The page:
Ernest Lawson 1873 —1939
No fit subjects for art, no better than ashcans
Lawson was a member with of the Ashcan School - which included members of what is otherwise known as The Eight; Robert Henri, Arthur B. Davies, William Glackens, Ernest Lawson, George Luks, Maurice Prendergast, Everett Shinn and John Sloan.
"Lawson was accused of failing to disguise the more rugged elements in his canvases. His rocks looked hard and harsh-in other words, like rocks, not cream puffs; and he often included some human sign-a tumbledown shack, a sagging jetty, an abandoned rowboat-which in those genteel days were evidently considered no better than ashcans, and no fit subjects for 'art.'-William Glackens, quoted in Ira Glackens, William Glackens and the Ashcan Group (1957)" 1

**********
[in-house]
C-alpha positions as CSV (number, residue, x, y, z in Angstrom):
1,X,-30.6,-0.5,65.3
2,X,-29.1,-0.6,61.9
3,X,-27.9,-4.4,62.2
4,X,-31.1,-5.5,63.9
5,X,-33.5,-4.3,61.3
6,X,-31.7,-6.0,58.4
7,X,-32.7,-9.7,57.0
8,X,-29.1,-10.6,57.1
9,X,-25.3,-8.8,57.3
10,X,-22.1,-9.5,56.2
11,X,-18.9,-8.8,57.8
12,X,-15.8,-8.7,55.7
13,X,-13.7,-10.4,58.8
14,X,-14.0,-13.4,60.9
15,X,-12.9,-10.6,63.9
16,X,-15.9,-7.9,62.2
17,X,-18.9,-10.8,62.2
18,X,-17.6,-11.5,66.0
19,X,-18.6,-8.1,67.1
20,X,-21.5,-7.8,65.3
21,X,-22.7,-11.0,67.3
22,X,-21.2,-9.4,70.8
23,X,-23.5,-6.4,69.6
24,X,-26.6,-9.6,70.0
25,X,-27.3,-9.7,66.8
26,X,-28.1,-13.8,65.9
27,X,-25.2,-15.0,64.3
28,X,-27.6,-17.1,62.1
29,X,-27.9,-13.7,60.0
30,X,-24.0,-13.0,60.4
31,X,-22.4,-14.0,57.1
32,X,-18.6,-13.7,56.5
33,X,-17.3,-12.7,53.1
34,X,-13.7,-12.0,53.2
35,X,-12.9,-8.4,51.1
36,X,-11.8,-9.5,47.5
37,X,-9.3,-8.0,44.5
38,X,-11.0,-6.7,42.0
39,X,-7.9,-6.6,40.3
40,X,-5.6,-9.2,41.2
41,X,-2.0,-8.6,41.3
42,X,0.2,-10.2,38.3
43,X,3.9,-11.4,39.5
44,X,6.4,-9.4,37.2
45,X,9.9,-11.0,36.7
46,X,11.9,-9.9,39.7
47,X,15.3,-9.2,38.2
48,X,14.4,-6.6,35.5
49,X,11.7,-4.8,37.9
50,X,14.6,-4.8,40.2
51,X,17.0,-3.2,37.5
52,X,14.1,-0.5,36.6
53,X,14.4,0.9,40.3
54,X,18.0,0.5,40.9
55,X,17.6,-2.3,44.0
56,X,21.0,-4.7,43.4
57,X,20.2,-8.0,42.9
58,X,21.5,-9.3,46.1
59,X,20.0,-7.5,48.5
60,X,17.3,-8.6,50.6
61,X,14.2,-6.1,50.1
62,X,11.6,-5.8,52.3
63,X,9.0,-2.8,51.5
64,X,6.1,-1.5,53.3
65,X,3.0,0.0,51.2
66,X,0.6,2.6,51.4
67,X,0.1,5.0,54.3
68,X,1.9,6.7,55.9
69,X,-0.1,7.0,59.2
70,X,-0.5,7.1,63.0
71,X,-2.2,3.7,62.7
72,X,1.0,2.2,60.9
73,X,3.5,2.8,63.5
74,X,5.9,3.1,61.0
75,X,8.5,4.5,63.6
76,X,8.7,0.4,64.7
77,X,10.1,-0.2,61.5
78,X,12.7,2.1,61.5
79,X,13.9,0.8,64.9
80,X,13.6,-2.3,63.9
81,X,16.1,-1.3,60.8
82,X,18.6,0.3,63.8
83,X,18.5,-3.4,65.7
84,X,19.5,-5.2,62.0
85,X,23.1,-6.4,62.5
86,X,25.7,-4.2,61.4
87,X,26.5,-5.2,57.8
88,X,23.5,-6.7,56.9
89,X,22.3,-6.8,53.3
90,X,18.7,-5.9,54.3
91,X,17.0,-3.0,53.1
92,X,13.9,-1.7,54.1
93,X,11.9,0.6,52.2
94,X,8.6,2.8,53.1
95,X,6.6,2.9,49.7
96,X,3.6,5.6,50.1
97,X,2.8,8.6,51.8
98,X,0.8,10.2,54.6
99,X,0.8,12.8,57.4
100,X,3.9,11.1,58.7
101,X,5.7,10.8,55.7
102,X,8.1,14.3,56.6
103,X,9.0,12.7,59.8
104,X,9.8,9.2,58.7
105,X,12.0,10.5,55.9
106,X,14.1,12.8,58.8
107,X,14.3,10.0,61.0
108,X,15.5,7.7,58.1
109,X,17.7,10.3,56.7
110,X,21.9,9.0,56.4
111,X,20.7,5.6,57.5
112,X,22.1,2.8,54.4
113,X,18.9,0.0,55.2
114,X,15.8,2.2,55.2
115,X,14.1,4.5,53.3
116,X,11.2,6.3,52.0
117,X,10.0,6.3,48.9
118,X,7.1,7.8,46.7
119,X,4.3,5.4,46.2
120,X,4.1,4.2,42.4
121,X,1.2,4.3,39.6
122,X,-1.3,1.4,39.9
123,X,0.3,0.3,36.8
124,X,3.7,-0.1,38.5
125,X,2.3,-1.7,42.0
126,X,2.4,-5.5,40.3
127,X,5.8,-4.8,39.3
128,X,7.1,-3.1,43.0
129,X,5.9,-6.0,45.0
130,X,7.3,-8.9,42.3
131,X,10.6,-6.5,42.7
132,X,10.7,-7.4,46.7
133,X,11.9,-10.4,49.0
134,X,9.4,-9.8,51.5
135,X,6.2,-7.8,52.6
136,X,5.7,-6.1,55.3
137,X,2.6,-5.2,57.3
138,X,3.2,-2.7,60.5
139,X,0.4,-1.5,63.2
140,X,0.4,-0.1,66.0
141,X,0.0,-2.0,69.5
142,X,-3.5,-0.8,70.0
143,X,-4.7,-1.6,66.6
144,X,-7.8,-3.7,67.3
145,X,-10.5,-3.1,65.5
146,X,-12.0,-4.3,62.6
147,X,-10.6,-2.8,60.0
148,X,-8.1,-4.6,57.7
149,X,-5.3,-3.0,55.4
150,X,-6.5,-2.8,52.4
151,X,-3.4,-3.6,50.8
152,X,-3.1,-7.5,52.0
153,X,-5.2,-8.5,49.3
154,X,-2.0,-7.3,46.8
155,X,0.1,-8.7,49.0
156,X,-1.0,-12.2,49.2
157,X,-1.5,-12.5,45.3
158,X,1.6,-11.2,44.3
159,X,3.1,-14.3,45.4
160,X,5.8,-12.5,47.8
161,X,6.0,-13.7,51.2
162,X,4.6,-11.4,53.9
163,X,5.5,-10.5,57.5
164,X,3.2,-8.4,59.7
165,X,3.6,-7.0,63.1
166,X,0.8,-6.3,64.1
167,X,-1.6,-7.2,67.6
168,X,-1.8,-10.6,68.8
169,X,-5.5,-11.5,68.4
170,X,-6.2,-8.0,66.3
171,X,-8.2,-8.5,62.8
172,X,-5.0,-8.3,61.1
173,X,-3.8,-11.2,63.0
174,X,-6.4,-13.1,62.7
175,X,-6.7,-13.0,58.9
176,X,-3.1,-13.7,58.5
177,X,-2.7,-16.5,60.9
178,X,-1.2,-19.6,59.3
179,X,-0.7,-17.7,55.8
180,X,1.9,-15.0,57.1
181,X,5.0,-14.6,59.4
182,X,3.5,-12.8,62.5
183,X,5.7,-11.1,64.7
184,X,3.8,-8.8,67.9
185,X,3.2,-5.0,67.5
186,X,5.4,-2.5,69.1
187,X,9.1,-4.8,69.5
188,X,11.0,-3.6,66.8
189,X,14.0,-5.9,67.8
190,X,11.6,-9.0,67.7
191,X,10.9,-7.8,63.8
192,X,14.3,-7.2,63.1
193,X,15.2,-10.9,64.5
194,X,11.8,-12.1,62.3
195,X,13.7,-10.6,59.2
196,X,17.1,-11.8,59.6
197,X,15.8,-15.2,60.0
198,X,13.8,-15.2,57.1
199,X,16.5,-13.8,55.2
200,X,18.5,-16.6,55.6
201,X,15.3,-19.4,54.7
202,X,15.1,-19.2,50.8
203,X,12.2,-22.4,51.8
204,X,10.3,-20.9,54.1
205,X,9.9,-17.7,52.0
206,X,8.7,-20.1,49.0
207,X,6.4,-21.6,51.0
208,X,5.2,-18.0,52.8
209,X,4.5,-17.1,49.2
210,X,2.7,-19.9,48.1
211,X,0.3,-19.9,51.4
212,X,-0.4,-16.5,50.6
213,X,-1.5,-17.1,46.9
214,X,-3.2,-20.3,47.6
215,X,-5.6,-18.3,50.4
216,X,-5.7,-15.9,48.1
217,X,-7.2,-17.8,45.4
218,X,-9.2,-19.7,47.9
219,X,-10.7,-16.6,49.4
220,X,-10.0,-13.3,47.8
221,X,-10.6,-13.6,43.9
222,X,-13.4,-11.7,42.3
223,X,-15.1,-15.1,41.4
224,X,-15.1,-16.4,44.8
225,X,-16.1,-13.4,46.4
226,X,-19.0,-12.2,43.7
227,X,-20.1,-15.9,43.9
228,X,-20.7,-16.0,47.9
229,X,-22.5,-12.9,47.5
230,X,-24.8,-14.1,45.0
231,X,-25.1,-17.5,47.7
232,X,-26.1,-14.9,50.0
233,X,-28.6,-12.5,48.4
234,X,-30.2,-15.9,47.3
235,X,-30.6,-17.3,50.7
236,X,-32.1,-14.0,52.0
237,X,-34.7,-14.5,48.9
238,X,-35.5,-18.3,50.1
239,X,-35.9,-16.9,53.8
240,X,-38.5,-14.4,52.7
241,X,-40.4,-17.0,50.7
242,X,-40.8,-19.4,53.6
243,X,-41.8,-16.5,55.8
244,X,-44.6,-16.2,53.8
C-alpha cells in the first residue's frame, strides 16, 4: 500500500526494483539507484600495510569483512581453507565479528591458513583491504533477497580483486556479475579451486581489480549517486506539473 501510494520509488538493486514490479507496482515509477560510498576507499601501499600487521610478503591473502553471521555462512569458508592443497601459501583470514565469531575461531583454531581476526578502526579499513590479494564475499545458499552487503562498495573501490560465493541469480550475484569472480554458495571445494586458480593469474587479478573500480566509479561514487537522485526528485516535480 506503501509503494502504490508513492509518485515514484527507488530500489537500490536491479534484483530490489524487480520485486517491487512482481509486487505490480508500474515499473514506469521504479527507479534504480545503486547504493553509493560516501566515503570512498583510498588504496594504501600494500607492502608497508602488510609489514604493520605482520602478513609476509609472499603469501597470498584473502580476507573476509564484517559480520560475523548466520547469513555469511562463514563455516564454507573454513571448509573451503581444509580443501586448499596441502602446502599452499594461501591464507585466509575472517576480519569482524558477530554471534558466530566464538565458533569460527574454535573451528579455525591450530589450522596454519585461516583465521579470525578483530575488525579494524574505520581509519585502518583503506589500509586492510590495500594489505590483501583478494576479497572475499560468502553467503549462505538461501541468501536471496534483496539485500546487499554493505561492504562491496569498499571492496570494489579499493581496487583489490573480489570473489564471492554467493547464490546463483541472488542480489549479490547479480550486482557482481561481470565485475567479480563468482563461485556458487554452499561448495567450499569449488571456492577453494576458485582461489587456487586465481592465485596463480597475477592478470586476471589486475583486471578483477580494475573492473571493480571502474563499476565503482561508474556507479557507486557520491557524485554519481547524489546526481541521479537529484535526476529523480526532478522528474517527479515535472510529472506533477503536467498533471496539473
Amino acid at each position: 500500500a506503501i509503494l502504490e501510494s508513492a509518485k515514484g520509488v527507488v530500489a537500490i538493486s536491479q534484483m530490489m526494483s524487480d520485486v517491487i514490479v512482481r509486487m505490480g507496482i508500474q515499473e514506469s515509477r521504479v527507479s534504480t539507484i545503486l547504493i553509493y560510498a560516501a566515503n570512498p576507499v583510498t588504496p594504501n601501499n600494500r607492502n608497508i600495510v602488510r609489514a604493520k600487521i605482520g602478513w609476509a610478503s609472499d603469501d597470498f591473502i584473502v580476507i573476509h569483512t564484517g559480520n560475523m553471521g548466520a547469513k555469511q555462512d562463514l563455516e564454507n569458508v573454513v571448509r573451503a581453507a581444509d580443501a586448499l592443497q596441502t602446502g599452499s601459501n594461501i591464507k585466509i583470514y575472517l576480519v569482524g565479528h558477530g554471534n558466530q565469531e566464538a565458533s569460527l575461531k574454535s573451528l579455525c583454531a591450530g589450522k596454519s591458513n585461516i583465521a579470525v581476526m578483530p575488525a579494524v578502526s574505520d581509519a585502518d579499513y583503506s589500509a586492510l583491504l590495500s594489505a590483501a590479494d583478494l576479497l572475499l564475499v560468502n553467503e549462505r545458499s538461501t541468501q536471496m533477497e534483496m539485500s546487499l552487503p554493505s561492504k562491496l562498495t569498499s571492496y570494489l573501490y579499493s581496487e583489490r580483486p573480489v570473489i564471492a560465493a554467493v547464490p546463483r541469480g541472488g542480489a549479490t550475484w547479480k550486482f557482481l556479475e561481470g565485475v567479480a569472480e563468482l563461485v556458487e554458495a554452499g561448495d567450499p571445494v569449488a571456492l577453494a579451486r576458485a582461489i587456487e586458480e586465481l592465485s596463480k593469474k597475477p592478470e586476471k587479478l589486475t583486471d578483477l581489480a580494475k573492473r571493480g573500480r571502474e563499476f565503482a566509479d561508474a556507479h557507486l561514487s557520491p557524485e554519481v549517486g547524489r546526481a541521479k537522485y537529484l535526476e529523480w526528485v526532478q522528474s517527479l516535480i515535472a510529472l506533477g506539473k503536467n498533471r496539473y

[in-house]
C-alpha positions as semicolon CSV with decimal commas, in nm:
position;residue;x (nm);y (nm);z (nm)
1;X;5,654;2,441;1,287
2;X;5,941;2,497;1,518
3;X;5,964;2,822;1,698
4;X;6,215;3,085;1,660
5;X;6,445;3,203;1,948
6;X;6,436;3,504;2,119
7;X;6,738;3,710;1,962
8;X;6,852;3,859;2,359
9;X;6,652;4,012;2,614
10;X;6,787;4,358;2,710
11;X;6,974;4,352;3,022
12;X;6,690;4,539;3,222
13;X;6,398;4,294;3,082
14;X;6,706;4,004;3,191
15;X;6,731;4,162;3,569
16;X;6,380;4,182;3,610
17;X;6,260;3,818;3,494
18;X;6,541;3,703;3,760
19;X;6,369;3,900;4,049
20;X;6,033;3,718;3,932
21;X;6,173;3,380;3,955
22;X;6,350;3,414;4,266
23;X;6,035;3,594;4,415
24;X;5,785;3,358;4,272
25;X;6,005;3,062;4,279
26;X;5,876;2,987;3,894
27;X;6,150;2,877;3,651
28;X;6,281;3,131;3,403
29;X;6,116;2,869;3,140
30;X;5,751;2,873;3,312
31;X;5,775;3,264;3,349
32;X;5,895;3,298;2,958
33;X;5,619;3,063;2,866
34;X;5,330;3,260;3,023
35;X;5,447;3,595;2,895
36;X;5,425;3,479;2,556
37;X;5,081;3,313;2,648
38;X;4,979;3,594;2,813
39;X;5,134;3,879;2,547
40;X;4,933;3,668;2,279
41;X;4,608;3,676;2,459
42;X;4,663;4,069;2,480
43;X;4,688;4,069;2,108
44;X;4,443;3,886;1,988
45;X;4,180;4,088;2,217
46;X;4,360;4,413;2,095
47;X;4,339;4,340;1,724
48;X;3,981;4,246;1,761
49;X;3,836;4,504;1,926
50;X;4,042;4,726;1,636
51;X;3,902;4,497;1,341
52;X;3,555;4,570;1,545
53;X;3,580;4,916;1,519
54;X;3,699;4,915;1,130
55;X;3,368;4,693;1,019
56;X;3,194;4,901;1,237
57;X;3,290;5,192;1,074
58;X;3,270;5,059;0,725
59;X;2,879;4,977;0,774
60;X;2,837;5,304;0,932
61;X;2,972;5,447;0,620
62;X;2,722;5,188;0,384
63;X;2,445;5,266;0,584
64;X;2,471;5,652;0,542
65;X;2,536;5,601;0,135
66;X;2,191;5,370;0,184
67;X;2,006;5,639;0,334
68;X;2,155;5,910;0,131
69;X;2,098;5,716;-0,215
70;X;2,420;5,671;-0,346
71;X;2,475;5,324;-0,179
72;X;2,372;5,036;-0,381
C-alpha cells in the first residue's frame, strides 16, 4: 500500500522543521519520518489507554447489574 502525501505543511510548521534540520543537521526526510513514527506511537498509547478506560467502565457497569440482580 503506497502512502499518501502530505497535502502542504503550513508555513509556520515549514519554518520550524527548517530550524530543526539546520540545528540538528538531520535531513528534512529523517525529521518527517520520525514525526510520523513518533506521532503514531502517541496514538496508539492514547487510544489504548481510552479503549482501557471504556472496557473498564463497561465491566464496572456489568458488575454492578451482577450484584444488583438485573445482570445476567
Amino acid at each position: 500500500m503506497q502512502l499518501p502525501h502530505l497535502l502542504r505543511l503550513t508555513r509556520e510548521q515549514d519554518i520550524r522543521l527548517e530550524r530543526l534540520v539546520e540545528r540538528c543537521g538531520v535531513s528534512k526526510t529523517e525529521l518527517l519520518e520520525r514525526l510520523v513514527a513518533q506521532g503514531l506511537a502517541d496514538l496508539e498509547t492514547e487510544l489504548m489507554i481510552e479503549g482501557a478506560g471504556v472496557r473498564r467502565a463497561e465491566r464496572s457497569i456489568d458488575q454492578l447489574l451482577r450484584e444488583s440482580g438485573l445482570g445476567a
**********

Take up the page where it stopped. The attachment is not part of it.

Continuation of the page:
A native of Halifax, Nova Scotia, Ernest Lawson grew up in Kingston, Ontario, Kansas City, and Mexico City, following his physician father's many peregrinations. He first studied art in 1888 at the Kansas City Art Institute. In 1891 he moved to New York City, where he continued his studies both at the Art Students League and at the Cos Cob, Connecticut, summer school of John Twachtman and J. Alden Weir. In 1893 he traveled to Paris, where he enrolled in the Académie Julian. He spent the summer of 1894 in Martigues, a fishing village in the south of France, returning to Paris in triumph, with two of his paintings accepted at the annual Salon des Artistes Françaises. At this point in his career, Lawson's paintings already manifested the influence not only of Twachtman but also of two French Impressionists, Camille Pissarro and Alfred Sisley. In the flush of success, Lawson returned to Connecticut in 1894, where he married Ella Holman, one of his art teachers in Kansas City. He immediately returned to France, where he stayed for two more years. In 1896 he and his wife moved to Toronto and settled permanently in New York City in 1898, with residences first in Washington Heights and then in Greenwich Village. After establishing himself in New York, Lawson developed close friendships with William Glackens, John Sloan, Everett Shinn, George Luks, and Robert Henri. This group of artists made up the core of The Eight, who first exhibited their work together at Macbeth Gallery in 1908 in response to the earlier rejection of some of their work by the National Academy of Design.